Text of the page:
As I mentioned before this book is dark. And it touches on some very serious issues. I’m not going to sugar coat it – some scenes were hard to read. I’ve seen a lot of criticism of this, but I think it’s brave and admirable that Laini Taylor doesn’t shy away from writing about the difficult things. Why should she? While Daughter of Smoke and Bone is about love, Days of Blood is Starlight is most definitely about war. War is a horrible and gruesome thing and Laini’s writing is honest about that reality. It would be weird if some of these violent things didn’t happen because history/experience tells us they would (Also check out this post from Stacked about The Chemical Garden trilogy for a similar discussion).
Recommendation: Daughter of Smoke and Bone was only a hint of the fabulous writing Laini Taylor is capable of. Days of Blood and Starlight takes the story to a whole new level. An absolute must read for fans of the series.(less)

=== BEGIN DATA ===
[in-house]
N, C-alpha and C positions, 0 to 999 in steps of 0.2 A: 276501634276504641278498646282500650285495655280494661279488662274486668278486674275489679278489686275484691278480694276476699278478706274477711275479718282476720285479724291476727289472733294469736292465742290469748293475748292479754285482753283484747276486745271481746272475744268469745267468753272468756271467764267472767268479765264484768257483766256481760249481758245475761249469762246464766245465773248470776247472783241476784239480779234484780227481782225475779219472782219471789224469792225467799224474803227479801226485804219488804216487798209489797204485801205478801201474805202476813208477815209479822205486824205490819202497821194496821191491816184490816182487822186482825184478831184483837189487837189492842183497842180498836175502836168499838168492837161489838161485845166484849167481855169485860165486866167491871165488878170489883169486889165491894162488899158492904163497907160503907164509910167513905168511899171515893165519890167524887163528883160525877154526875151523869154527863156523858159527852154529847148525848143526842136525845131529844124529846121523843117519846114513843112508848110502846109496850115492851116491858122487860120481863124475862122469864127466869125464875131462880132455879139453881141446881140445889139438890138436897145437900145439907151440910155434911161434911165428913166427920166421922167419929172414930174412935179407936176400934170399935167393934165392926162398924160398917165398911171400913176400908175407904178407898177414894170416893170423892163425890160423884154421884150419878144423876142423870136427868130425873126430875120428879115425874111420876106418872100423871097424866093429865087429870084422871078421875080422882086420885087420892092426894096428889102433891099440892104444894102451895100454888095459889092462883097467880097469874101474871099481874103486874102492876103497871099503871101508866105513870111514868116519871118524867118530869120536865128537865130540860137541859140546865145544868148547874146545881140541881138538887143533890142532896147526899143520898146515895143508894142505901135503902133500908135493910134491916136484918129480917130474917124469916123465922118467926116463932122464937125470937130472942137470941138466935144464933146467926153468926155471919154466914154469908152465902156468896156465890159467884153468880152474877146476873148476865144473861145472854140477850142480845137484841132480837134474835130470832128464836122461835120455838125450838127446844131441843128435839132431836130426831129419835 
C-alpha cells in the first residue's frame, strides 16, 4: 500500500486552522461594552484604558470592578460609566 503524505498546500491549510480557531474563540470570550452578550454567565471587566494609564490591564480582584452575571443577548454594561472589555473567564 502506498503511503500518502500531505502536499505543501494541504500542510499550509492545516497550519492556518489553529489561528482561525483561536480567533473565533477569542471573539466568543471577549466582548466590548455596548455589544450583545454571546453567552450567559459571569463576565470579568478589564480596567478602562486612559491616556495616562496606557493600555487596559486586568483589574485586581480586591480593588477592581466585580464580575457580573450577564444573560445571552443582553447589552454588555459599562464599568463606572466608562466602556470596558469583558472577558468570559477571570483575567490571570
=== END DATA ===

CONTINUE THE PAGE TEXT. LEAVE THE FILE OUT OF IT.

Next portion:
My experience with young adult angel books has been...limited. I am very new to this subsection of the paranormal genre. And the ones I have read are...moreMy experience with young adult angel books has been...limited. I am very new to this subsection of the paranormal genre. And the ones I have read are usually a little cheesy and predictable. So imagine my surprise when I found myself pouring through Jessica Shirvington's Embrace. I loved the characters (especially Phoenix *swoon*), I love the action and most of all I love the incredible amount of detail. Jessica clearly did her research with this one.
One of my biggest pet peeves with angel books so far has been the glossy over of the very rich and intricate mythology that comes with them. Some titles are dropped with the brief descriptions and there you go. Embrace really gets into the nitty gritty of the mythology and I couldn't get enough of it.(less)
When I signed up for the blog tour for this book I wasn't 100% what I was getting myself in to. I knew that it w...moreOriginally reviewed at Hooked on Books